I’m a big mind map person…just something about the visual tree effect that makes it easier for me to organize stuff. And I have loved FreeMind for a few years now. But the limitation has been that, well, it’s not very flexible in terms of social collaboration and stuff.
Enter MindMeister which has my mind a fluttering. It’s a web-based collaborative mind mapping app that so far, after about an hour’s worth of playing, is really letting me do great stuff. You can check out the intro video on the site, but here are the key features I’ve found so far that I’m liking a lot:
- Easy importing of my FreeMind Maps. You can do it with MindJet MindManager too. Nice.
- Drag and drop and easy keyboard tools. I love Ajax. (This is Ajax, right?)
- Sharing/collaboration. Just invite people in to play.
- In the best wiki tradition, it has a history so you can track changes. (Awesome.)
- You can publish your Maps to the Web, even embed them into a blog post.
- And while they don’t have an RSS feed to track changes, they do let you configure update alerts to your…wait for it…Twitter account.
They even have this cool little extension for MAC users that puts a little app on your desktop that you can post ideas or links to your default map in a flash. Mercy.
This has been a great couple of weeks for tools…Skitch, Jing, and now this. And the thing I love about all of them is that they are solving that little publishing hump in a very easy way by making the upload piece a seamless part of the process.
Prediction: Google buys MindMeister within six months…
Technorati Tags: mindmapping, maps, tools, organization
Tom Hoffman says
If you’re on a Mac, it is all about OmniGraffle.
You may want to check out bubbl.us, which is basically the same thing as Mastermind. At first glance Mastermind seems like it’s a bit more sophisticated and better for complicated mind-maps. That said, bubbl.us is extremely simple and visually very attractive, and for that reason many be a better option for younger students doing simple tasks. I blogged about bubbl.us a couple of weeks ago.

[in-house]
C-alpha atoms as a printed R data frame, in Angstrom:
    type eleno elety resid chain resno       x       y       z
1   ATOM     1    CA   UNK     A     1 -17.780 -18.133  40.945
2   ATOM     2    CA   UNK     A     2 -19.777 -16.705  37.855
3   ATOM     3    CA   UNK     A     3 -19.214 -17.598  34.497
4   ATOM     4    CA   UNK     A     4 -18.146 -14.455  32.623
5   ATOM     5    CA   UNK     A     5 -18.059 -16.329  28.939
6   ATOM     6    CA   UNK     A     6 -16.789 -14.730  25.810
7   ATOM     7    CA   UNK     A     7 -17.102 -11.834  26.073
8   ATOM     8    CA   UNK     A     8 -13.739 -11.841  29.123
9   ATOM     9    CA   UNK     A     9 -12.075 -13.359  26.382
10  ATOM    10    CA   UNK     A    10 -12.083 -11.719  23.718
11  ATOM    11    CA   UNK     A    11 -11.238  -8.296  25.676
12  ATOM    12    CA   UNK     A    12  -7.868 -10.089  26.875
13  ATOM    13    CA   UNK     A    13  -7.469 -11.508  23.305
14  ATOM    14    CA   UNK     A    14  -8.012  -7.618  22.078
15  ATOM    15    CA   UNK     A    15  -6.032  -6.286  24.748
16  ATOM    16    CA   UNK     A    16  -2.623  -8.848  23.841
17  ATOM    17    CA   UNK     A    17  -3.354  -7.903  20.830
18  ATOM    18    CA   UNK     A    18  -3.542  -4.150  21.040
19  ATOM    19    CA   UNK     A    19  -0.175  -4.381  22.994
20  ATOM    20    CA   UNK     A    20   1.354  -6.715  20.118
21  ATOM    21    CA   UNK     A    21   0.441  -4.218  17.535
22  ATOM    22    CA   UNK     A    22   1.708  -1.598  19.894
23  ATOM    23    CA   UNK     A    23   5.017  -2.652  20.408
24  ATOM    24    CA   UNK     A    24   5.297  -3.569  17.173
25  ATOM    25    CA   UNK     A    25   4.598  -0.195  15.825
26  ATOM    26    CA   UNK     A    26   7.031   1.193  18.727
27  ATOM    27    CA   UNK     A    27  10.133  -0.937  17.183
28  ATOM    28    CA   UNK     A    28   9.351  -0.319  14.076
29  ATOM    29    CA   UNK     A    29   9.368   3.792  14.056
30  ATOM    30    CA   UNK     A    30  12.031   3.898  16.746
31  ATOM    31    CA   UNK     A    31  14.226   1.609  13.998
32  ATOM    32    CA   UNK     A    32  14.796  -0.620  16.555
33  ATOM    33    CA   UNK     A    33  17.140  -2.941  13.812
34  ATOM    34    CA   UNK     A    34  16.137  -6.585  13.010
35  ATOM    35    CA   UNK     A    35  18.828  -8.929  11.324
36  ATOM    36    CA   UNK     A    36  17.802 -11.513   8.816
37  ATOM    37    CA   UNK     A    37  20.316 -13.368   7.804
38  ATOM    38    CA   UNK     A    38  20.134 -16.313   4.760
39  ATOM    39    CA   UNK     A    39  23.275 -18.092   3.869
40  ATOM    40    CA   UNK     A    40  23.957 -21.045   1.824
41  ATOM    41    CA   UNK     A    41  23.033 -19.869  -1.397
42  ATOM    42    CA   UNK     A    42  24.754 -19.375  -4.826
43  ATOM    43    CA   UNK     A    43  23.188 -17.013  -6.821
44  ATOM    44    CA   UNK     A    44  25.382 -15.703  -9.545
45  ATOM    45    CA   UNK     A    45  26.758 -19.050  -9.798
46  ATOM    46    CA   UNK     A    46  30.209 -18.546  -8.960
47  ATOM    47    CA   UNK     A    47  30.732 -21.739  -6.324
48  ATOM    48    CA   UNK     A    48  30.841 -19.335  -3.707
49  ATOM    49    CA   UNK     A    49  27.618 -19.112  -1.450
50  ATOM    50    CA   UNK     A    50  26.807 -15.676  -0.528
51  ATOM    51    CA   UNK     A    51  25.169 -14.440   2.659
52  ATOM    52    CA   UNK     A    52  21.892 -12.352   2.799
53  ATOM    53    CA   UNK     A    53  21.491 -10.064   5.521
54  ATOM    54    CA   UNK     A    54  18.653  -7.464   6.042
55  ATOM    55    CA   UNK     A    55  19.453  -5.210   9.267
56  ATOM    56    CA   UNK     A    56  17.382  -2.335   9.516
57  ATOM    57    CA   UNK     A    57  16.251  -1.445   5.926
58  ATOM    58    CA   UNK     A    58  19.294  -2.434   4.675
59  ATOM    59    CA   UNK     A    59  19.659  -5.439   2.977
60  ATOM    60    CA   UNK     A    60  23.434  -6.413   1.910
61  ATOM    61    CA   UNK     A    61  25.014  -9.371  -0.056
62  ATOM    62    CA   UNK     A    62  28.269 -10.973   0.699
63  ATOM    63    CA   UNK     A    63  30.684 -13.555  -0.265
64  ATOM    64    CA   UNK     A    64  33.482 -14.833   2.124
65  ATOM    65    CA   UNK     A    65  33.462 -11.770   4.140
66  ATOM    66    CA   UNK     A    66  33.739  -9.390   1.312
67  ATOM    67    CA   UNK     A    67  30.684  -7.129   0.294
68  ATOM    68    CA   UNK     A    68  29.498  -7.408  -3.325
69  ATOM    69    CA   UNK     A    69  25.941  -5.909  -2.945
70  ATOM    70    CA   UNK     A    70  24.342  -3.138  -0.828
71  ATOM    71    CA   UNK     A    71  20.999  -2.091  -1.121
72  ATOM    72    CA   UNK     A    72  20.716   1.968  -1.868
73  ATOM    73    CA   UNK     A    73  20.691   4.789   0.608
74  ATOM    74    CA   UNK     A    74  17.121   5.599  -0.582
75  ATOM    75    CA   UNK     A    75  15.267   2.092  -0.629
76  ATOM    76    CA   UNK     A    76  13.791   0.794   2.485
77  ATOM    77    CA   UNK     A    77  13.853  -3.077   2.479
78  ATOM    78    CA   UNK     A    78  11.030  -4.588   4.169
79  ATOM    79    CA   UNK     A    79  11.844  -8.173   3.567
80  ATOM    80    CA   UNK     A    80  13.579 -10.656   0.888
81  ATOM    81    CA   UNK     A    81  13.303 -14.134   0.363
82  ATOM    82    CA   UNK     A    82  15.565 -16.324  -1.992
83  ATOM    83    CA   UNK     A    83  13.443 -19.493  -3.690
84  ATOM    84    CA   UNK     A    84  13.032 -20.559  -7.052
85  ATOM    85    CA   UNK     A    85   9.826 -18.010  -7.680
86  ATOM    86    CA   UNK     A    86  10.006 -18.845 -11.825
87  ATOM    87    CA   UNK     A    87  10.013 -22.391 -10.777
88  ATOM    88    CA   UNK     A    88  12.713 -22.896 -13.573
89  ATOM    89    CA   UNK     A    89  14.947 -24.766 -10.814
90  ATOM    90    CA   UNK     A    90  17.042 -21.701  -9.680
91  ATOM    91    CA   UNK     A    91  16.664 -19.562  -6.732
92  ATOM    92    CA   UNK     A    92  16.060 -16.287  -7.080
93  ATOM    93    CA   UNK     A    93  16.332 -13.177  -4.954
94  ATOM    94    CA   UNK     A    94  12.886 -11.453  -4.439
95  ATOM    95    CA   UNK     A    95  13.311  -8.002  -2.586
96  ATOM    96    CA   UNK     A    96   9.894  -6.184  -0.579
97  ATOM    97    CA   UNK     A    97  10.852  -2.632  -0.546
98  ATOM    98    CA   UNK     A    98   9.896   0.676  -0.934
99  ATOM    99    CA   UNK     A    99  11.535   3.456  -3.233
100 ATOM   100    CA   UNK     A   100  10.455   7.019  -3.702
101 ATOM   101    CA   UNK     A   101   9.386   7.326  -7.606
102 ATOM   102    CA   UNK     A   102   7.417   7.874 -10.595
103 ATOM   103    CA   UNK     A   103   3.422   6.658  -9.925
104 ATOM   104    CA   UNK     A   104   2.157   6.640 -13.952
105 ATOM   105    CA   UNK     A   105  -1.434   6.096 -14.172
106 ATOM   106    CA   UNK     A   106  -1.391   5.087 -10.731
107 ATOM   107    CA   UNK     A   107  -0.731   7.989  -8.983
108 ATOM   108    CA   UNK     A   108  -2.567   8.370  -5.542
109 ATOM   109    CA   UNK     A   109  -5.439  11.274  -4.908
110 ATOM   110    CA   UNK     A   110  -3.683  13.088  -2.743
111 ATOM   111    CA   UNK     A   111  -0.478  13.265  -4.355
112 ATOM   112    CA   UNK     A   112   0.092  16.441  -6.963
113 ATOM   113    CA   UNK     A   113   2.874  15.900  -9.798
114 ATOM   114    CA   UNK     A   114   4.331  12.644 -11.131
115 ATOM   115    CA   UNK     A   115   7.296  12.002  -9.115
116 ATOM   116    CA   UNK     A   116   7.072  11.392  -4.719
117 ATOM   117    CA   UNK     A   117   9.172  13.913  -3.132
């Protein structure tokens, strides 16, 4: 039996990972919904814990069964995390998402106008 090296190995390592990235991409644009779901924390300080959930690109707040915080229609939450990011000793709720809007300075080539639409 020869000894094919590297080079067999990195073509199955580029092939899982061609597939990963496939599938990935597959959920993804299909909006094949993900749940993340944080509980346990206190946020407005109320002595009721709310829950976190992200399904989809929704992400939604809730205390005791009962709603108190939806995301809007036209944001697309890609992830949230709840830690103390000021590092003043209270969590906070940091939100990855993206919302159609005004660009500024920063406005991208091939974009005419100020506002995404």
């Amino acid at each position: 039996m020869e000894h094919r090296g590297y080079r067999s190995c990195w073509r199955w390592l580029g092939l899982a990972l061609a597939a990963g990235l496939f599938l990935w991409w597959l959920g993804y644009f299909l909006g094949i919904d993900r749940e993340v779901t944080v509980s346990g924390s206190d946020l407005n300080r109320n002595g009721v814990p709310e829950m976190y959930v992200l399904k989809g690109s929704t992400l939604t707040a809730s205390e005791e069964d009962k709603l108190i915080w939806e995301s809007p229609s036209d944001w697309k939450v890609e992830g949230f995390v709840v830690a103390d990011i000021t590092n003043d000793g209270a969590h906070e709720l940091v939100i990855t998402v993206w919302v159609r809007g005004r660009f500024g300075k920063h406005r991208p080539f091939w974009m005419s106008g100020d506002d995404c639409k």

Aside from Bubbl.us, Mindomo is pretty slick as well. Eric Curts, from Ohio Treasure Chest, did a nice podcast back on June 1st in which is reviews the educational uses of CMap, Mindmeister, Mind42, Bubbl.us, Freemind, and Mindomo. Here is the link to the podcast…
Oops wrong Ohio Treasure Chest podcast, here is the correct link…
I think Mindmeister was started by the same creators of Kazaa and Skype. Not quite sure.
Vic Gee says
There are many more web-based mind mapping and concept mapping applications. The ones I know of are bubble-mind.com, comapping.com, glinkr.net, kayuda.com, mapul.com, mind42.com, mindomo.com, mindmeister.com, webofweb.net
There are thumbnails and screenshots for them all at mind-mapping.org, or you can look at all the desktop mind mapping software instead, and pick to see just ones that run on a Mac, just Linux, or whatever.
The master list of mind mapping &
information management software
Brian S. Friedlander says
Hello from another NJite! Yes- having the ability to collaborate using your mindmaps is a great feature. I have been using a number of these services and really enjoy having access to them when I have an internet connection.
You can take a look at my blog at http://assistivetek.blogspot.com for up to date information on mind mapping software and assistive technology. Brian
Adrian Bruce says
Hi Will & Co,
I’m a big fan of C-Map and then getting the kids to combine the map with another program to add graphics to it in order to make a visual verbal mind map.
I’ve added a mind map on how to mind map to my site that demonstrates what it can do. I give this mind map to my students as a model of what you ‘can’ do with the program.
See what you think.
Gary Stager says
I’ve pondered the fascination with mind-mapping and brainstorming here.
Joan Vinall-Cox says
Thanks Will. MindMeister looks like fun, and is useful.